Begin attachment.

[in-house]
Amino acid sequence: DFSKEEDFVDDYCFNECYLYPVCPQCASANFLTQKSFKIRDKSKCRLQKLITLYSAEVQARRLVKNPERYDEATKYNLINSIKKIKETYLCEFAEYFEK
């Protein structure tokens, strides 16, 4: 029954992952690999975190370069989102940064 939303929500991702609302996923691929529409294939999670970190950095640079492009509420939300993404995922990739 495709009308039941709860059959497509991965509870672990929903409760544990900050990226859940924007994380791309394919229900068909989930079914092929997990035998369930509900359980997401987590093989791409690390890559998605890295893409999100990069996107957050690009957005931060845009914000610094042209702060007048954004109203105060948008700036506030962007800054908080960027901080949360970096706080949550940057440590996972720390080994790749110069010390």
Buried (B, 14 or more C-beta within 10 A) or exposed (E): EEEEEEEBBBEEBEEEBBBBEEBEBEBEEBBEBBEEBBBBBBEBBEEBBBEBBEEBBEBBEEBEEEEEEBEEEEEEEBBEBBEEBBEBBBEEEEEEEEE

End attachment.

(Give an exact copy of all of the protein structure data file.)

[in-house]
Amino acid sequence: DFSKEEDFVDDYCFNECYLYPVCPQCASANFLTQKSFKIRDKSKCRLQKLITLYSAEVQARRLVKNPERYDEATKYNLINSIKKIKETYLCEFAEYFEK
């Protein structure tokens, strides 16, 4: 029954992952690999975190370069989102940064 939303929500991702609302996923691929529409294939999670970190950095640079492009509420939300993404995922990739 495709009308039941709860059959497509991965509870672990929903409760544990900050990226859940924007994380791309394919229900068909989930079914092929997990035998369930509900359980997401987590093989791409690390890559998605890295893409999100990069996107957050690009957005931060845009914000610094042209702060007048954004109203105060948008700036506030962007800054908080960027901080949360970096706080949550940057440590996972720390080994790749110069010390």
Buried (B, 14 or more C-beta within 10 A) or exposed (E): EEEEEEEBBBEEBEEEBBBBEEBEBEBEEBBEBBEEBBBBBBEBBEEBBBEBBEEBBEBBEEBEEEEEEBEEEEEEEBBEBBEEBBEBBBEEEEEEEEE